Review: The Play About My Dad
Memory speaks volumes in Boo Killebrew's meta meditation on wasted time and bad weather.
Fri Jun 24 2011
Photograph: Chantel C. Lucier
FATHER TIME Greenfield, middle, takes a trip with Potter and mother Tracey...
Time Out Ratings :<strong>Rating: </strong>4/5
"You know what we can thank storms for?" asks the elderly Essie Watson (Geany Masai) of a courteous man who has come to board up her windows against the oncoming wind and rain. "Really great stories." And that is what the up-and-coming CollaborationTown company delivers, too, in Boo Killebrew's moving and imaginatively generous The Play About My Dad. The man in Essie's house is Larry Killebrew (Jay Potter, wonderfully natural), the playwright's father and, in 2005, a doctor in Gulfport, Mississippi; the tempest in question was Hurricane Katrina, which took many lives there; and the play is a memory piece in which an actor, Anna Greenfield, embodies the playwright herself, testing out the script as it goes along. Memory, storytelling, playwriting and time travel intersect with a lovely kind of epic intimacy.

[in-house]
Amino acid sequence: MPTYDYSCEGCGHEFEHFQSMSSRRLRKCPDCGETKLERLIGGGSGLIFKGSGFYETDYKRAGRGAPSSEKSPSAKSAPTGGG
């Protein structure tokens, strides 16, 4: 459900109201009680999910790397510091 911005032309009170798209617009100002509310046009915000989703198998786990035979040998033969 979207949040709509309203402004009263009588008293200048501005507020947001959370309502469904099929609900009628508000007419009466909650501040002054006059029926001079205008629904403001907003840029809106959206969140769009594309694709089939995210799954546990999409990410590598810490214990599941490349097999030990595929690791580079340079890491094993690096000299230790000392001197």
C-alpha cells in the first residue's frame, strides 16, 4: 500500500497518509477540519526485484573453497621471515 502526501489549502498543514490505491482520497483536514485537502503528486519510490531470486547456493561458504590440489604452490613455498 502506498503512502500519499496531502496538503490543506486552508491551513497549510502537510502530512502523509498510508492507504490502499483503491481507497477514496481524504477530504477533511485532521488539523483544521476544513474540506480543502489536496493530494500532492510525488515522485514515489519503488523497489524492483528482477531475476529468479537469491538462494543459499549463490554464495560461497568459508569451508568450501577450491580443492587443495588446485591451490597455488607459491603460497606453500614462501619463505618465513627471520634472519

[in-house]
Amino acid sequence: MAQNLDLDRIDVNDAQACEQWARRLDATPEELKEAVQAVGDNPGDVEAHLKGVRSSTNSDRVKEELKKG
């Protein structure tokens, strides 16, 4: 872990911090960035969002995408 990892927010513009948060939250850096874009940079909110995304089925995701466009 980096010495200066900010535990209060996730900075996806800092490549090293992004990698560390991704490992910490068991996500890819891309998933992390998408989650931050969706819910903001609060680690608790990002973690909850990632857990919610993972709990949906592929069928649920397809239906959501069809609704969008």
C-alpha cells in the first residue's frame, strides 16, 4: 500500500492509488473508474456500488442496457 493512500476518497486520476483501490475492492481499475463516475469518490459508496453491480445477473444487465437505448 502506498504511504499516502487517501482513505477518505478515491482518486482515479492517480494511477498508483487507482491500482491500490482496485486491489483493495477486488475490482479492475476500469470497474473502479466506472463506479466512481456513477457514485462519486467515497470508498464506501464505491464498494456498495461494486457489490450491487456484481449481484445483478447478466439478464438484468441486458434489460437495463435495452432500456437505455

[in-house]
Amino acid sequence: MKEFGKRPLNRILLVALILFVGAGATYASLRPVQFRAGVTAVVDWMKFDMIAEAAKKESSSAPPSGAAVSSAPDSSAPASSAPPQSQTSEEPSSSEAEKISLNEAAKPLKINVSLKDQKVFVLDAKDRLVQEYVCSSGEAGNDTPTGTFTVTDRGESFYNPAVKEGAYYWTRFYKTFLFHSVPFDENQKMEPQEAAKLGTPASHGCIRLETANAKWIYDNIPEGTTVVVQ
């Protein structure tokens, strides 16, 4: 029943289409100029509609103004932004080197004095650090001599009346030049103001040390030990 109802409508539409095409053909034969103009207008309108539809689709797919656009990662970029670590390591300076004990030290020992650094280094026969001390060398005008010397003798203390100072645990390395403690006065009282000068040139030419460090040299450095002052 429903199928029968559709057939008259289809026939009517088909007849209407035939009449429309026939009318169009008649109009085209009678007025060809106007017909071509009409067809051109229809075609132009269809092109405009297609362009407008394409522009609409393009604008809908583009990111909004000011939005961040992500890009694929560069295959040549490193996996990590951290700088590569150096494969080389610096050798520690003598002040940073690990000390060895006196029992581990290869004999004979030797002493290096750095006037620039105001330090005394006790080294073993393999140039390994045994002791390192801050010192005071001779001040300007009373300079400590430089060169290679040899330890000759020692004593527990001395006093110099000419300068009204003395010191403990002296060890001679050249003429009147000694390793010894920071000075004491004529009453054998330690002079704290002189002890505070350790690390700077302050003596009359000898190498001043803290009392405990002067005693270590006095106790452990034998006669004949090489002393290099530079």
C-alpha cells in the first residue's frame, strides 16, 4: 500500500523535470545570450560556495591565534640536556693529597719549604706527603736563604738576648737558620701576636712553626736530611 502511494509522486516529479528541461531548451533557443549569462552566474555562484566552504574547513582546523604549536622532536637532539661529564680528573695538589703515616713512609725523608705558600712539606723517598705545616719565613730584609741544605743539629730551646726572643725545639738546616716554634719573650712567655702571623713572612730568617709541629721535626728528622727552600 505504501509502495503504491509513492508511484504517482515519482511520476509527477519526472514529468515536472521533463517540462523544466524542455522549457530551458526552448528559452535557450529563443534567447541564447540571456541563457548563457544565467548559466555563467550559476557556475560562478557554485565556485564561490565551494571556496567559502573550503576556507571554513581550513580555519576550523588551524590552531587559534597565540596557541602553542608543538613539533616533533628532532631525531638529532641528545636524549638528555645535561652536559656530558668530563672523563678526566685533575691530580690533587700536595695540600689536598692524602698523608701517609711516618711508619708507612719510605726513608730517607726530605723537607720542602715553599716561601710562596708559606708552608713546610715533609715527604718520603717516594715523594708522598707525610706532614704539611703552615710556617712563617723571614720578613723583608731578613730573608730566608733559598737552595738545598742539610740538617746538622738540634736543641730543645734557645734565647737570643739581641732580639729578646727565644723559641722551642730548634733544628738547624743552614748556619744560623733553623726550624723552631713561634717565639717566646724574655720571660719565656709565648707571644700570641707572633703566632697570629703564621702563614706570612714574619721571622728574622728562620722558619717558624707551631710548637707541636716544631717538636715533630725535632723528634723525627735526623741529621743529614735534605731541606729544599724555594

The plot's core elements—the storm and the playwright's stormy relationship with the man who abandoned her years before—could tip into the maudlin as easily as Killebrew's Well-ish metatheatrical conceit could tip into the arch. But these risks balance each other beautifully; as the play tells its multiple stories—including those of a family trapped on the roof of its flooded home, and two EMTs (TJ Witham and the excellent Jordan Mahome) in an ambulance—its alternations of scale give it an elegant restraint in the face of tragedy. (There are key moments of silence in which the characters simply stare off at a looming force offstage, indescribable in its menace.) Some of the production may initially seem broad in 59E59's tiny Theater C, but as directed by Lee Sunday Evans, The Play About My Dad gradually takes you into its spell. Don't be surprised if, by the end, your own emotional floodgates have been tested.
59E59. By Boo Killebrew. Dir. Lee Sunday Evans. With ensemble cast. 1hr 25mins. No intermission.